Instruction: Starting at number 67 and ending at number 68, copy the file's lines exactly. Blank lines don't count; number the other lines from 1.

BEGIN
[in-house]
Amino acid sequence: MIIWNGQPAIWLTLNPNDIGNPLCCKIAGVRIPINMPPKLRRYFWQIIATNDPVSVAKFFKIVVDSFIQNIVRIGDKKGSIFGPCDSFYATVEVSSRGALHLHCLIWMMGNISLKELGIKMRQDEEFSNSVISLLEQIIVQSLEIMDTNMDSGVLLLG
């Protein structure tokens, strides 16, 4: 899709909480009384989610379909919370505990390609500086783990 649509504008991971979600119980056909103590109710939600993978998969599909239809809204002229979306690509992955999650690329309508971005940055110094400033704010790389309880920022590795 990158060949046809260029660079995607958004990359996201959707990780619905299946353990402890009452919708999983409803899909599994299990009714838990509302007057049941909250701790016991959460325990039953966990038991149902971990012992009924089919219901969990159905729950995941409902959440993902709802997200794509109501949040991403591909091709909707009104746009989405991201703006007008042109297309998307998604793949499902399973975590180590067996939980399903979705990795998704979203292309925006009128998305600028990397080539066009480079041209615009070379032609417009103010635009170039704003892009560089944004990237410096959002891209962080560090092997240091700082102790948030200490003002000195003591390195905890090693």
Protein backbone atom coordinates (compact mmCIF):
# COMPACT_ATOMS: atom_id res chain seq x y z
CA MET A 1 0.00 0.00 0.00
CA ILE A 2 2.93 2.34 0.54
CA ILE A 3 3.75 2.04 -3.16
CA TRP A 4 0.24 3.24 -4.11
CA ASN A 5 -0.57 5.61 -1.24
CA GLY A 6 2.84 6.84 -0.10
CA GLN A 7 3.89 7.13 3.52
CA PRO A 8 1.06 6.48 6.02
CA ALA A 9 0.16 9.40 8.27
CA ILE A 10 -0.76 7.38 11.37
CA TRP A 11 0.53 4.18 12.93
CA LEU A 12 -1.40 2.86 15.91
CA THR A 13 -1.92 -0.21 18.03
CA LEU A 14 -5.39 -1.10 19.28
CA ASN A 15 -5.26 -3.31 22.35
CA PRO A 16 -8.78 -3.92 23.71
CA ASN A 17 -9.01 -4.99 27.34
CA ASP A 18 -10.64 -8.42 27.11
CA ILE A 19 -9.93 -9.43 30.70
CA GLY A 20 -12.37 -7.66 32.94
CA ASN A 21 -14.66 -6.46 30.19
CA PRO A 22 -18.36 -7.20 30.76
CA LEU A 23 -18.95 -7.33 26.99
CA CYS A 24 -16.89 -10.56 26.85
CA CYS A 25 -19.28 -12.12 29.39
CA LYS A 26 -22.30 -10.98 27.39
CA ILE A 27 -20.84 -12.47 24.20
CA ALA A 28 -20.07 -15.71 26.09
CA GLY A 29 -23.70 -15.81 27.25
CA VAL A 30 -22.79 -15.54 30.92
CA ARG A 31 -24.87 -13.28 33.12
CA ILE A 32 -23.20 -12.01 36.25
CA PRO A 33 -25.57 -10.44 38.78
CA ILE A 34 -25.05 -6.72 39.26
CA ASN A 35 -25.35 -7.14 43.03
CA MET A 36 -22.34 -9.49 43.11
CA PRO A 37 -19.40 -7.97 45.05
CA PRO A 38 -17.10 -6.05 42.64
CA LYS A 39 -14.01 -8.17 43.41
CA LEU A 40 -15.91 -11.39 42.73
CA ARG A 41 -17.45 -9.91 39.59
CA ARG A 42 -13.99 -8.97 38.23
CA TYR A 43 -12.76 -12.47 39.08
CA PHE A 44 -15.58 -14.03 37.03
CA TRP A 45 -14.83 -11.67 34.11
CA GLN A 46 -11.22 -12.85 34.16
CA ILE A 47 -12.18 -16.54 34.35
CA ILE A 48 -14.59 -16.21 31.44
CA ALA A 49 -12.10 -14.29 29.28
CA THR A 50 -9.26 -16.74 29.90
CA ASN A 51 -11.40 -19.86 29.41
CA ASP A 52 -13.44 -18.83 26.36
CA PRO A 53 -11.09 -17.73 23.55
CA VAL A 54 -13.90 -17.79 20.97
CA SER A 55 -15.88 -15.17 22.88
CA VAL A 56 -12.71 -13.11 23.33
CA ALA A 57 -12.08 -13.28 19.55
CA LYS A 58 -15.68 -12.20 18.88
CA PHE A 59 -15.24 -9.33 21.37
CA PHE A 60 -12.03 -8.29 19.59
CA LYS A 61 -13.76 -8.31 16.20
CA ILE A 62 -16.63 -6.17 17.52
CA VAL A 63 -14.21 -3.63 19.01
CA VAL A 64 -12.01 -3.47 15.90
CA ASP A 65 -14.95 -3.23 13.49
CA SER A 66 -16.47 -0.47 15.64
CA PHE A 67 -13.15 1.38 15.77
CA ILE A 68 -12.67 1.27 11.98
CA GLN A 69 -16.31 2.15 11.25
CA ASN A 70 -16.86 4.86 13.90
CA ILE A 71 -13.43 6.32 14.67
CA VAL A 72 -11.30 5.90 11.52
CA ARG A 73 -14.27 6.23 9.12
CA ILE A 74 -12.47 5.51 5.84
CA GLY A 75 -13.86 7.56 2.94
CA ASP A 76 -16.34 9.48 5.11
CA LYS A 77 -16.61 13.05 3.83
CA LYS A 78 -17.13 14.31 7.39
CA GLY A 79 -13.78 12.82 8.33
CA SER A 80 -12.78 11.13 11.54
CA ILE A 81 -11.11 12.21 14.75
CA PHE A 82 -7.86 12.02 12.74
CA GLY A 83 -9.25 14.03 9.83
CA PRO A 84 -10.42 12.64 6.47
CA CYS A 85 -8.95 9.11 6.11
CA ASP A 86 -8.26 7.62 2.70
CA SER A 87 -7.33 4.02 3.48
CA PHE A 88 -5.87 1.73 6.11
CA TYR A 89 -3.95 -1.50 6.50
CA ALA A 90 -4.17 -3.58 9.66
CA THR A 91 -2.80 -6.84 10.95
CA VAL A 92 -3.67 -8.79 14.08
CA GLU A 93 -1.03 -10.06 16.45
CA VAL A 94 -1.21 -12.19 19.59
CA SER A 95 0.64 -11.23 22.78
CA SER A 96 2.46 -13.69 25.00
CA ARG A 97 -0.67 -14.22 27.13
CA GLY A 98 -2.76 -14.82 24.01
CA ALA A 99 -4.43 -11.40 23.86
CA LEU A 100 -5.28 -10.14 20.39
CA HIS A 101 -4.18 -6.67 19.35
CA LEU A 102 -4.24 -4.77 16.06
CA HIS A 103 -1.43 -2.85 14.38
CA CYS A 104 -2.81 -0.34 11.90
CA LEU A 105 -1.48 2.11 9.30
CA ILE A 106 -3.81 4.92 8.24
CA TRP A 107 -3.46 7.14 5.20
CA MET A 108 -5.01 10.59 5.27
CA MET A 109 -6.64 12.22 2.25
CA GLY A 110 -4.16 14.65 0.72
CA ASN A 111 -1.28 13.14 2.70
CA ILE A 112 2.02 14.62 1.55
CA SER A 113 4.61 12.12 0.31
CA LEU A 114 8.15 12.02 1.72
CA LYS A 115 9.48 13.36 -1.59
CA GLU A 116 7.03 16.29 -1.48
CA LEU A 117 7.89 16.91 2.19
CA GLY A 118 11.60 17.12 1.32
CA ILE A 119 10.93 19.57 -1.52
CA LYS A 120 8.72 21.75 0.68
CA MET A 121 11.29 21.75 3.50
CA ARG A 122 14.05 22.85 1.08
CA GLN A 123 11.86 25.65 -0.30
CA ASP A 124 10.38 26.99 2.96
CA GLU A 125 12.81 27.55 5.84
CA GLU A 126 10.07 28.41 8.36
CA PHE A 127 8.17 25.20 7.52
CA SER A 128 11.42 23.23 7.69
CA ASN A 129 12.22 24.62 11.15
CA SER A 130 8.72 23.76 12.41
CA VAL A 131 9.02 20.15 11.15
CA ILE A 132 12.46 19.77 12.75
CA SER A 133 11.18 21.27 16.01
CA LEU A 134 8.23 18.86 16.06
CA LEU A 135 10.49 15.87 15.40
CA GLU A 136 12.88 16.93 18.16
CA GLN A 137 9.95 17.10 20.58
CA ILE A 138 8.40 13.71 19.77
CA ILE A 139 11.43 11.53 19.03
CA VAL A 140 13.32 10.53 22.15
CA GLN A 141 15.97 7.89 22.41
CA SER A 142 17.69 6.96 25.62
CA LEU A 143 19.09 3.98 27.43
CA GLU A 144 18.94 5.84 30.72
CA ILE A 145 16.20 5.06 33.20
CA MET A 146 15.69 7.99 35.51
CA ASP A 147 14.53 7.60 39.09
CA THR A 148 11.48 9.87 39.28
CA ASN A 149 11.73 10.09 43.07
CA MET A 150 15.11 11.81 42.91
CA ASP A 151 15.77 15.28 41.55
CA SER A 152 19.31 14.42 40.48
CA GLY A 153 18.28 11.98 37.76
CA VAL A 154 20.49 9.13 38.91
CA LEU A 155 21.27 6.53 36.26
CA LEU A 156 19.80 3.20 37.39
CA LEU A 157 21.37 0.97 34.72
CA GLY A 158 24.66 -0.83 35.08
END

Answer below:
CA ILE A 62 -16.63 -6.17 17.52
CA VAL A 63 -14.21 -3.63 19.01